US ‘Stumbled Into Torture,’ Says NYT Reporter

by Adam Johnson
US ‘Stumbled Into Torture,’ Says NYT Reporter
As part of a promotion for the upcoming “Look, Evil Russians!” film Red Sparrow (hyping Hollywood films is apparently a thing reporters do now), New York Times national security reporter Scott Shane (2/14/18) wrote a synergistic Cold War 2.0 essay about the CIA’s alleged attempt to recruit him. It included a rather jarring—if not risible—paragraph summarizing Shane’s years of reporting:
All these years later, I assume my name appears in multiple files at the CIA, the National Security Agency and perhaps other corners of the sprawling security bureaucracy, with gripes and comments related to my coverage of how America stumbled into torture; how drone strikes went wrong; espionage cases; WikiLeaks cables; Snowden documents; Russian hackers and the Shadow Brokers; and probably stories I’ve forgotten.
Two clauses stand out for their confident attribution of benevolent motives to US foreign policy. First, there’s the idea that “America stumbled into torture,” rather than planned, plotted and spent over 15 years carrying out a policy of torture. This pretends that the US’s massive global torture regime—which involved drownings, beatings, sleep deprivation and sexual humiliation, among other techniques, along with “extraordinary rendition” to allied countries for less refined torture methods–was something other than a deliberate policy initiative.
As FAIR (6/22/17) noted last year, corporate media routinely assert that the US “stumbles,” “slips” or is “dragged into” war and other forms of organized violence, rather than planning deliberate acts of aggression. For reporters in foreign policy circles, the US only does immoral things on accident—unlike Official Bad Countries, which do them for calculated gain when they aren’t motivated by sheer malice.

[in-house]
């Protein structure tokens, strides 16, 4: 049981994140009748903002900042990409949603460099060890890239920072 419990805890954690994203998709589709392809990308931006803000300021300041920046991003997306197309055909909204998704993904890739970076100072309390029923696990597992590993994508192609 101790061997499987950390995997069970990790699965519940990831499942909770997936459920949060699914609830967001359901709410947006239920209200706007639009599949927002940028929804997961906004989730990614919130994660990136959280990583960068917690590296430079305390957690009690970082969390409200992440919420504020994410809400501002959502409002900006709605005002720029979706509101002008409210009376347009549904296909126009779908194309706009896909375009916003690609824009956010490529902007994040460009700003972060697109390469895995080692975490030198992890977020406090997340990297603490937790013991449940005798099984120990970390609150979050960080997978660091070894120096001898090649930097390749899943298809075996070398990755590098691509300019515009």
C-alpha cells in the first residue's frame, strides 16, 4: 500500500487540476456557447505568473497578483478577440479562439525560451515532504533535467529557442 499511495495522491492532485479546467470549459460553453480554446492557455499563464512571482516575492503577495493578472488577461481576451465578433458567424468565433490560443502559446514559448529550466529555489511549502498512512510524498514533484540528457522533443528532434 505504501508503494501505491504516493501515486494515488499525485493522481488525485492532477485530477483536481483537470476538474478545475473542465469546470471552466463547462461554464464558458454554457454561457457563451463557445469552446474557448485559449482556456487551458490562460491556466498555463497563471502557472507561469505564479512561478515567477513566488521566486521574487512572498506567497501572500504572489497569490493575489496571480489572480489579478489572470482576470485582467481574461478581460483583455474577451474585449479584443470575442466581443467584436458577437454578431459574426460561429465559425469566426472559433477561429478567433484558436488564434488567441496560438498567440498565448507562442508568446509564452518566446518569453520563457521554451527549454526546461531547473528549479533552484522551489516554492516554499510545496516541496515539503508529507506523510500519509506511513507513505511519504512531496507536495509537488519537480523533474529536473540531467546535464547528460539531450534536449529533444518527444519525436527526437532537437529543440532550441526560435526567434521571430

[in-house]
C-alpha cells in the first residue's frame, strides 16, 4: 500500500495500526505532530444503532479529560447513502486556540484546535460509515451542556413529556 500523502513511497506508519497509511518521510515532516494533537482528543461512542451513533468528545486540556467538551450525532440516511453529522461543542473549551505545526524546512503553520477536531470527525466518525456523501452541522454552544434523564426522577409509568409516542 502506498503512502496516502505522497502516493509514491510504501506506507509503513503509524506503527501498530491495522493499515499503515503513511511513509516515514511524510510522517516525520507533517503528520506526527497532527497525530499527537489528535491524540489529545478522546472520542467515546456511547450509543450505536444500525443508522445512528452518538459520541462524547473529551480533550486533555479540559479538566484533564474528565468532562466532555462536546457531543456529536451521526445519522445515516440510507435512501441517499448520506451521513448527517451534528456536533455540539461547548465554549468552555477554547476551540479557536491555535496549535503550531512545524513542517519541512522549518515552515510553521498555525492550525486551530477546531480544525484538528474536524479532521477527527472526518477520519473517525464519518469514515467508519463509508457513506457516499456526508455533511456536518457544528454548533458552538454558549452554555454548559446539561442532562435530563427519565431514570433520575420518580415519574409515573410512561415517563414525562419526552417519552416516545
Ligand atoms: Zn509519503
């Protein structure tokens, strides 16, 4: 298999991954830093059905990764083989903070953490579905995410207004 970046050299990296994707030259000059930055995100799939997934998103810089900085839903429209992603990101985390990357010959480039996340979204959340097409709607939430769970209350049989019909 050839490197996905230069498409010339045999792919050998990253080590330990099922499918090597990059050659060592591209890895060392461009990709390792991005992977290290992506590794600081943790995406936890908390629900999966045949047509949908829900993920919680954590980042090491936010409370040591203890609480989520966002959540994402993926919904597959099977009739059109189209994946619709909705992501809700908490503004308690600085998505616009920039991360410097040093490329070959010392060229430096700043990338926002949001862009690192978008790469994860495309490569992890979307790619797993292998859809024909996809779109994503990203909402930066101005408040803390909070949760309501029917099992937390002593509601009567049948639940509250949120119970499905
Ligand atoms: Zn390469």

The second clause, claiming that “drone strikes went wrong,” is a passive way of suggesting that civilian deaths are an unforeseen accident rather than a predictable consequence baked into the cake of the US’s permawar on terror. The US doesn’t murder civilians, it simply launches missiles at unknown and faceless brown people in Yemen and Afghanistan, and sometimes the missiles “go wrong.” While Shane has certainly reported on these respective crimes (as he proudly notes), he has done so in a similar, limited fashion that treats them as unfortunate mishaps, rather than intentional features of a violent empire.
For an essay that is more or less Shane patting himself on the back for holding power to account instead of becoming a spook, his instinct to assume noble intentions on the part of these spooks is a telling indication of the broader ethos of corporate media’s national security reporting: Criticism is welcome around the margins, so long as motives are never challenged.

Burmese police ‘acquires’ land in Rohingya village, builds base

The Burmese/Myanmar police force have gone to Buthidaung township in western Rakhine State, seized land and have begun plans to set up a regimental base, according to local news outlets. When the non state-run, local news outlets asked the Burmese police whether or not this land was acquired legally, they were not met with answers, however they have confirmed that the compound is being built.
Part of this land is unharvested farmland owned by Rohingya villagers, as the village is Rohingya. The police simply warned the villagers not to let their livestock on their newly acquired land, flagging off their newly claimed property.
Rakhine State has seen pushes from both the Burmese police forces and military alike, attacking civilians and militants in a brutal offensive that the U.N. has called “textbook ethnic cleansing,” and that has brought condemnation from the international community, including the United States. The numbers of Rohingya on the run for their lives continue to steadily increase, and are bordering on 700,000.
Multiple reports coming out of the area document these forces committing all sorts of human rights abuses, while  the Burmese military continues to blame “terrorists,” specifically known as Arakan Rohingya Salvation Army (ARSA).
Wikimedia Commons
Buthidaung township has not seen direct violence like other villages in the area, but many villagers have fled nonetheless. This happens during major government offenses in other states throughout Burma — not everyone is going to wait for a fatal attack on their village and family before they leave.